Bunting reflects on a host of different issues, from renewable energy to the appropriation of Gaelic culture and this gives the book an intriguing edge to it, informative as well as enjoyable to read. An understanding of what it means to be Gaelic is a central trope, linking community and belonging with sense and spirit of place. The Gaelic language is particularly important in this, and she allows readers to access a world that would otherwise be completely inaccessible. For one thing, she encourages us to recognise that the Gaelic tongue is bound to a way of life and culture that is entirely foreign to the modern world view, whether that is from the perspective of someone in London, Edinburgh, or elsewhere. Indeed, Edinburgh and Glasgow are just as foreign to the Hebridean outlook as the south of England.

When the English language no longer suits Bunting’s purpose she turns to the Gaelic:

‘’There is a Gaelic word, cianalas, and it means a deep sense of homesickness and melancholy, I was told. The language of Gaelic offers insight into a pre-industrial world view, suggested Malkie [Malcolm Maclean, a crofter living on Lewis, with a passion for Gaelic who grew up in Glasgow but with parents from Lewis], a window into another culture lost in the rest of Britain.’’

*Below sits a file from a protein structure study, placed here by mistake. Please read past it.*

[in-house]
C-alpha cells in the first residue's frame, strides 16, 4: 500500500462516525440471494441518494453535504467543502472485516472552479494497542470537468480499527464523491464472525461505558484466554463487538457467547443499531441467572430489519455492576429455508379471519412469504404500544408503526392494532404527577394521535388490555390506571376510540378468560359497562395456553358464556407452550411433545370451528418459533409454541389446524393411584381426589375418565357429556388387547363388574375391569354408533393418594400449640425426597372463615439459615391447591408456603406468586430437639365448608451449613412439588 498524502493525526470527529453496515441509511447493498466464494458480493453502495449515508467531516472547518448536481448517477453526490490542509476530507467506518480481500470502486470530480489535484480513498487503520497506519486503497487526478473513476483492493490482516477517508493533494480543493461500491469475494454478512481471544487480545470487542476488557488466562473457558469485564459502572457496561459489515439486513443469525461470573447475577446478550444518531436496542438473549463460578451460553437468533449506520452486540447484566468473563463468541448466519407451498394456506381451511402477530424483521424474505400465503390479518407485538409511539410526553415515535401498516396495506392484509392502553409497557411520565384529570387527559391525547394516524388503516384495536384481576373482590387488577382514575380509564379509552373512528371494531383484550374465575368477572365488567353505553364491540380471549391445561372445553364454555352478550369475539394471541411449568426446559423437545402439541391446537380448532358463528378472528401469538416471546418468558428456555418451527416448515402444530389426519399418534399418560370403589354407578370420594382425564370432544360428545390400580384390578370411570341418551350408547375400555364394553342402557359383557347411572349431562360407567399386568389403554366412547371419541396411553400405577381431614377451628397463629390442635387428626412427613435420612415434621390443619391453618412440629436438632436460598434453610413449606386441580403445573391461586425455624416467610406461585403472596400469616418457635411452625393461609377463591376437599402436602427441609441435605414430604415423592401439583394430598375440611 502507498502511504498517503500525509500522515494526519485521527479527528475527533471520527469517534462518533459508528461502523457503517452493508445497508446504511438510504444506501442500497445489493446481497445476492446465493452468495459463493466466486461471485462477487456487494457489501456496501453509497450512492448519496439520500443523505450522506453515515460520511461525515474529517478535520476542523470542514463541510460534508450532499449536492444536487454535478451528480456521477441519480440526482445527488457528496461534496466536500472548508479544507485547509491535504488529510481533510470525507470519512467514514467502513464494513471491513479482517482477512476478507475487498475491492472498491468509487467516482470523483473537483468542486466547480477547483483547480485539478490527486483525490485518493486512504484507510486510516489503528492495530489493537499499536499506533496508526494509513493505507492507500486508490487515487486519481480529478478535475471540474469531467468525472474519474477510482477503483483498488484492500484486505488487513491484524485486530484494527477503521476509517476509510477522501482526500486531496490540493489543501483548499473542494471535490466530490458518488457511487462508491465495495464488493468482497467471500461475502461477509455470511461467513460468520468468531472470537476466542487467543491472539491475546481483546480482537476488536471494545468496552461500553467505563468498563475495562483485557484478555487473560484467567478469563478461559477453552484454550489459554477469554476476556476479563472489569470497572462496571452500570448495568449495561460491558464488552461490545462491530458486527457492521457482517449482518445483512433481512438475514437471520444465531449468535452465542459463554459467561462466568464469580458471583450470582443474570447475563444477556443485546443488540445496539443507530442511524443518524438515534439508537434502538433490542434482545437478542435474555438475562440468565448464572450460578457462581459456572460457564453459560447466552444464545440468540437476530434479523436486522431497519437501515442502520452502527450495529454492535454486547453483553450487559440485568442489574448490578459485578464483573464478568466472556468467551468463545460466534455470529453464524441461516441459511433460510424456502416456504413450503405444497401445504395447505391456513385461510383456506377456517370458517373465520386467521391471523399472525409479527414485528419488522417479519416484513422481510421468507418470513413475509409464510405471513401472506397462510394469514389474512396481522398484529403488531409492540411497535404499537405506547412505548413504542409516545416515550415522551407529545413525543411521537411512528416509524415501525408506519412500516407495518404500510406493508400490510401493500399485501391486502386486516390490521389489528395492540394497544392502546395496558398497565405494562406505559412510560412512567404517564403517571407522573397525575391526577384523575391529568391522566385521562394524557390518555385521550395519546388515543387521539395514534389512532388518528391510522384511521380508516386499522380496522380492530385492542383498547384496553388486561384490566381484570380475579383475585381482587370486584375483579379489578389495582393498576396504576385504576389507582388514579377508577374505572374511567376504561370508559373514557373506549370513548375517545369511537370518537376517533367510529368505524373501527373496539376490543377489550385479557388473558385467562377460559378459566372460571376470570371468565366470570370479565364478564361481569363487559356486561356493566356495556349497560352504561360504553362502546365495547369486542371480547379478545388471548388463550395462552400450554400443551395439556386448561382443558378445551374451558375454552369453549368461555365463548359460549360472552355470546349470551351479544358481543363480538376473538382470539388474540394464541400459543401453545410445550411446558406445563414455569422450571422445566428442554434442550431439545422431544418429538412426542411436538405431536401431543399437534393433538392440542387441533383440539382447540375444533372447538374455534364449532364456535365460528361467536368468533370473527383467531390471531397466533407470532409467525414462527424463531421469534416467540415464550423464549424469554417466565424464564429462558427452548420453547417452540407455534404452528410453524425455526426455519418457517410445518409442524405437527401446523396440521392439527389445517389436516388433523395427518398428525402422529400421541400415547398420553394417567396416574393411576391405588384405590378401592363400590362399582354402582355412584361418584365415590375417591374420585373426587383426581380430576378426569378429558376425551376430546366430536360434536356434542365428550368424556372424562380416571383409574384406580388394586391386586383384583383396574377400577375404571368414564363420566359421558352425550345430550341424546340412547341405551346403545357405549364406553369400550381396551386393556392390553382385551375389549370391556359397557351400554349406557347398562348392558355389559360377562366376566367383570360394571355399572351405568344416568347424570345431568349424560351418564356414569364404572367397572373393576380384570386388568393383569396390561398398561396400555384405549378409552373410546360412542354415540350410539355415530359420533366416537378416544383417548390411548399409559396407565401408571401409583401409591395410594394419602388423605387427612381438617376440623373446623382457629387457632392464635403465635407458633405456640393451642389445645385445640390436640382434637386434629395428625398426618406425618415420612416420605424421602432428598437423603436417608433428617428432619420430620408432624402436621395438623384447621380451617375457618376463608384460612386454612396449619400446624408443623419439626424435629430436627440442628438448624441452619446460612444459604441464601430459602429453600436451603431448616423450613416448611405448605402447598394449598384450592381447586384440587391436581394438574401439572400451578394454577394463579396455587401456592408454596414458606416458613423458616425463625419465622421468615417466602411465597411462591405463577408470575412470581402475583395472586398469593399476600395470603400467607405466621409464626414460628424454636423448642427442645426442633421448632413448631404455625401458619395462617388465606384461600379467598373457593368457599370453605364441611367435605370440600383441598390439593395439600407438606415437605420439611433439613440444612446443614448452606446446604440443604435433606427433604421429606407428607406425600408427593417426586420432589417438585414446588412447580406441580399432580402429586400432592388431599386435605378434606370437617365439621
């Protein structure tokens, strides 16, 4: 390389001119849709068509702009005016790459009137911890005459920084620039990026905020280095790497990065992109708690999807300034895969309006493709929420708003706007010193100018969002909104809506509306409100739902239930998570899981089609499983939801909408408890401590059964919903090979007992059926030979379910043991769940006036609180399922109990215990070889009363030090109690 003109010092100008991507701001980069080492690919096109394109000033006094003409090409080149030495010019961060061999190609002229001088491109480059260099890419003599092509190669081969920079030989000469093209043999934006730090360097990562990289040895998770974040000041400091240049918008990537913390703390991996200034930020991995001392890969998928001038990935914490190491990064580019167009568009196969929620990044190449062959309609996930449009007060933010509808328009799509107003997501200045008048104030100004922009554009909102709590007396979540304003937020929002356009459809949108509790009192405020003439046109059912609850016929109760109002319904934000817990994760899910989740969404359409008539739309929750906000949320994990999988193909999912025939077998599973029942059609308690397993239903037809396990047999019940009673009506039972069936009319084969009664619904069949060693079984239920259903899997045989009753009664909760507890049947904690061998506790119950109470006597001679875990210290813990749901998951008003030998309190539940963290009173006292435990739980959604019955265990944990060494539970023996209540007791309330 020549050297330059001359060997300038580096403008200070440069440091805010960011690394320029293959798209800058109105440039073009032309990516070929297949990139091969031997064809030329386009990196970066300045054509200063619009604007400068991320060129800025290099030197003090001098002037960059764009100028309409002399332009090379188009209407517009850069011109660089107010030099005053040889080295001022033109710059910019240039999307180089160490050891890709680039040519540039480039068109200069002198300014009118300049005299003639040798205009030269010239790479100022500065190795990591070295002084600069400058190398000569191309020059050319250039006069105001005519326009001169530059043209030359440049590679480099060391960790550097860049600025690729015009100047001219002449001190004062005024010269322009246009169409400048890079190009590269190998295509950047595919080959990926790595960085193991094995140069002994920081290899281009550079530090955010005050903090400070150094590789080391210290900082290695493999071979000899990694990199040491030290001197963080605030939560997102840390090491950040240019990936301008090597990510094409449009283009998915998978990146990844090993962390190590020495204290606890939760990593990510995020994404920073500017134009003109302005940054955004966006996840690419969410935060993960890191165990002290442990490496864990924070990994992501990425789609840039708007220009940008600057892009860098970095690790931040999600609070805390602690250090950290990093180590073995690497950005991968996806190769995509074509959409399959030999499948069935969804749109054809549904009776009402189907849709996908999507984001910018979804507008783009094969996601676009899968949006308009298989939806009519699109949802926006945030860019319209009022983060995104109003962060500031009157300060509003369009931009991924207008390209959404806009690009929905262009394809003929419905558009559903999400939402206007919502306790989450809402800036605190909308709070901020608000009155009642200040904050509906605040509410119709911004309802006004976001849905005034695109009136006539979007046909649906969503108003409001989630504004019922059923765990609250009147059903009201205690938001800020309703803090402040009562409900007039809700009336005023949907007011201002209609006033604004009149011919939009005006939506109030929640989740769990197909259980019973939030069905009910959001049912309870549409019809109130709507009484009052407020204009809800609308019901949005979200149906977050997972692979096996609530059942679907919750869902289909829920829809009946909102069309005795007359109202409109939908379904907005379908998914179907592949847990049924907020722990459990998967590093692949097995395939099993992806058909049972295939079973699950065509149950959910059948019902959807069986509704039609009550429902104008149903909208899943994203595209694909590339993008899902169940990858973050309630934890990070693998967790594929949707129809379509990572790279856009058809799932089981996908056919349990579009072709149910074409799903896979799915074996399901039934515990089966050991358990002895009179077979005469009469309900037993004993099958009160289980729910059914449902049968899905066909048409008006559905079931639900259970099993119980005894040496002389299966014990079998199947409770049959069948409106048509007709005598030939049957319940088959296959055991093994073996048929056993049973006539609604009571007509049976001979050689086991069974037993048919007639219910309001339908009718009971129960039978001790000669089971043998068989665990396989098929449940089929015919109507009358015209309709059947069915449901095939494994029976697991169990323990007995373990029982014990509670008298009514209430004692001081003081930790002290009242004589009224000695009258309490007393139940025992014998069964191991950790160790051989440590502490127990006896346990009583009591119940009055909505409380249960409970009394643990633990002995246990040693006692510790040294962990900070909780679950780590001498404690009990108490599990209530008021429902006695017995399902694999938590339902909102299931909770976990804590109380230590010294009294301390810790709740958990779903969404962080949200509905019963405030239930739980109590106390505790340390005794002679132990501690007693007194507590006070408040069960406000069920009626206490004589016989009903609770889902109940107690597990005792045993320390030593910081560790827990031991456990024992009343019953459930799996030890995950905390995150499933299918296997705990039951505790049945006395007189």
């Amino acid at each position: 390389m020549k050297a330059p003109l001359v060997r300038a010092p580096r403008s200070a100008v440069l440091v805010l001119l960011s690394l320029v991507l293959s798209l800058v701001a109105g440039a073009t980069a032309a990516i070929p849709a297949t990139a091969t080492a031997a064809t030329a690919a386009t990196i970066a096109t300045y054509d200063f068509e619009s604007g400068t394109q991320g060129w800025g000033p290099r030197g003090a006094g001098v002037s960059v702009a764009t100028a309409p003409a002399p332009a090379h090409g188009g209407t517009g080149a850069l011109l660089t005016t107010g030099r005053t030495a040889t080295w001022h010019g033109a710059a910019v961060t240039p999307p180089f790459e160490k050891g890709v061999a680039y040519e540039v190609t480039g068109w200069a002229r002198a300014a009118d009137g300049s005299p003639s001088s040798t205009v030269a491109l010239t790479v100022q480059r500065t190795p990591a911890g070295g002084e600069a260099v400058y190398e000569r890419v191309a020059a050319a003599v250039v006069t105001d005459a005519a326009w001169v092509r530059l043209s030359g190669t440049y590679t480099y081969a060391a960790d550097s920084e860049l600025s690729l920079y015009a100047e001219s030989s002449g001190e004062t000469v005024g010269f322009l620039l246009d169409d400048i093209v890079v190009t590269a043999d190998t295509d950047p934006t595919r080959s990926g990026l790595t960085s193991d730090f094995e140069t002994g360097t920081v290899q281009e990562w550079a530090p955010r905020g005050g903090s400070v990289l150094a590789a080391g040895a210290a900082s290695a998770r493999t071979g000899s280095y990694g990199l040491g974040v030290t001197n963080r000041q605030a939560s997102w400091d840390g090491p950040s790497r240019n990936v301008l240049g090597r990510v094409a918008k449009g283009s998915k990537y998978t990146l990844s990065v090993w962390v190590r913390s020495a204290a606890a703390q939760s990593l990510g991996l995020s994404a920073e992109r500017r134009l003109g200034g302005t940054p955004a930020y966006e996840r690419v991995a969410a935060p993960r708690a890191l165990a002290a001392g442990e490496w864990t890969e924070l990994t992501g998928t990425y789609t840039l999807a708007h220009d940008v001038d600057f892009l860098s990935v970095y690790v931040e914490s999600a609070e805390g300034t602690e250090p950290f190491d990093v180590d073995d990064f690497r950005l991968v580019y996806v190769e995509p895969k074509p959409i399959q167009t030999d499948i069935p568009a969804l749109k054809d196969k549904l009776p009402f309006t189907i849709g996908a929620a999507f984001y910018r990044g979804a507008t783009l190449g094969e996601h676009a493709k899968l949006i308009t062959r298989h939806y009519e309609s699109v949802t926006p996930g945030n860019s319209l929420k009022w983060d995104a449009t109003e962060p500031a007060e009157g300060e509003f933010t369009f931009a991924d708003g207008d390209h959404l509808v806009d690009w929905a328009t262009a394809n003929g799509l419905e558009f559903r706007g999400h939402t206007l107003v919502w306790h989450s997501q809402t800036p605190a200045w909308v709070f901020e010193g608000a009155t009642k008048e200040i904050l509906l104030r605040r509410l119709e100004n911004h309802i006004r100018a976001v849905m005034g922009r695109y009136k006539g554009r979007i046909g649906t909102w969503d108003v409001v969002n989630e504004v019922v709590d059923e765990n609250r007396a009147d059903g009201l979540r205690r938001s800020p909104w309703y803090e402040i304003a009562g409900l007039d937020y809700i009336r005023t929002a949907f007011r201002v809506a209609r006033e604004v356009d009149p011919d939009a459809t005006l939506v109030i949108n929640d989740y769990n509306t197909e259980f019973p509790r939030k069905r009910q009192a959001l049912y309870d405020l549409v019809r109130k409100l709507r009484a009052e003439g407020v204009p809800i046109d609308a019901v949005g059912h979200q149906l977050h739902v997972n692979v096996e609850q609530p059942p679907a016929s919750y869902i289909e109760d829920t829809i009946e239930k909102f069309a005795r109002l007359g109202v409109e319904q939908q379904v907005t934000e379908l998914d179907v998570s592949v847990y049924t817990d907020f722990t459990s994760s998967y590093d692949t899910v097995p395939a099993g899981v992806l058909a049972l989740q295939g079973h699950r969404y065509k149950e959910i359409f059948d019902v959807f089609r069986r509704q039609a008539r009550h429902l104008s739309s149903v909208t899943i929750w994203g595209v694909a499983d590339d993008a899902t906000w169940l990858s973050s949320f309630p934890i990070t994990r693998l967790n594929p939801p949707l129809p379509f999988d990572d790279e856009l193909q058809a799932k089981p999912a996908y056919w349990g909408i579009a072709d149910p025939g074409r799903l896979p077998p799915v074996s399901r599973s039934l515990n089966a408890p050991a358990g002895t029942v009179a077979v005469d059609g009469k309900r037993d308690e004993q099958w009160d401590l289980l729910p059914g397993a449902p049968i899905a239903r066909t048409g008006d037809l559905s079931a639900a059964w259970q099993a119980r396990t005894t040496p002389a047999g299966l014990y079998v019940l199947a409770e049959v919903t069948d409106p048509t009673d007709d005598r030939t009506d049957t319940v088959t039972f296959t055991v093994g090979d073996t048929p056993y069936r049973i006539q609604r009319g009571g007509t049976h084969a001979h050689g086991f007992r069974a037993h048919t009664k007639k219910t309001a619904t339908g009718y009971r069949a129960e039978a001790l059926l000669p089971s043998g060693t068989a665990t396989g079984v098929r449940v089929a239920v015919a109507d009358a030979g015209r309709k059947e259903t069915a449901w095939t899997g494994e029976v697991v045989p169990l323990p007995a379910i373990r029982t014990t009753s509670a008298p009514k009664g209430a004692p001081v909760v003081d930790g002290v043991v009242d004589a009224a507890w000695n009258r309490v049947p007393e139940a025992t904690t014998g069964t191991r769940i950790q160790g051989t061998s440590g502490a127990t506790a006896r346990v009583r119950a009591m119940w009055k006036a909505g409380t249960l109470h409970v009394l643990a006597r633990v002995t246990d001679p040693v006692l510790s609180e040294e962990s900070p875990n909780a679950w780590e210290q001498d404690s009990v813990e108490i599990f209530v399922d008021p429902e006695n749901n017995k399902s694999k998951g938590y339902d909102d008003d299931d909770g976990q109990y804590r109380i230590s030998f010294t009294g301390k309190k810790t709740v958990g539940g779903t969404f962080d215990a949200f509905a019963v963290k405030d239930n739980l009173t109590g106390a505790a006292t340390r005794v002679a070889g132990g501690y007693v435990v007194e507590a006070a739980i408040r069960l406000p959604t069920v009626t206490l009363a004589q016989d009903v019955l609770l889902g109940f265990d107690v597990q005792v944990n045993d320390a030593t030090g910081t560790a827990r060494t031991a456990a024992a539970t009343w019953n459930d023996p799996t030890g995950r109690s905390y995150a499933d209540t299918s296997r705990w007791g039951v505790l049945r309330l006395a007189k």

Love of Country is very readable and at times it is difficult not to end up with a lump in the throat, as the history of this part of the British Isles is released and appraised in honest terms, from the clearances to the impact of tourism and religious differences. For those without much experience of the Western Isles, myself included, the book is a good introduction to its geography, history and culture which would aid any future visit. It is difficult for Love of Country to not have an air of melancholy to it, given the history of the place it speaks of, but there is also one of acceptance that ‘it is what it is’; it isn’t necessarily good or bad. This is a place that has kept its sense of difference from the British civilising project and global modernising project. Marginal communities, whilst they face their struggles, continue in their various ways on this north western borderland between Europe and the Atlantic.

It is perhaps inevitable that amidst the history, politics, nature and trauma, a sense of wonder prevails, aided by Bunting’s excellent writing ability. This book encourages a sense of reflection, not only on our own sense of place and identity, especially if we are British, Scottish or an islander elsewhere, but on the sense of geography of the British Isles themselves, where we have been and where we are heading. My only key criticism lies with her concluding section. She doesn’t seem to draw things together neatly at the end, at least not as I had been hoping for or expecting, given her skills proven elsewhere in the book.

As a book which is fundamentally about landscape and culture Love of Country is successful because it dips in and out of history, politics, religion and geography, as well as natural history, and told with a carefully constructed narrative, fostering an emotional response and a drive to understand sense of place more deeply. It is a moving exploration of landscape, embedded within the special geography of these western isles, and it thoroughly deserves the praise that it has received.


Love of Country: A Hebridean Journey was first published by Granta Books in 2016. A paperback edition was published in 2017.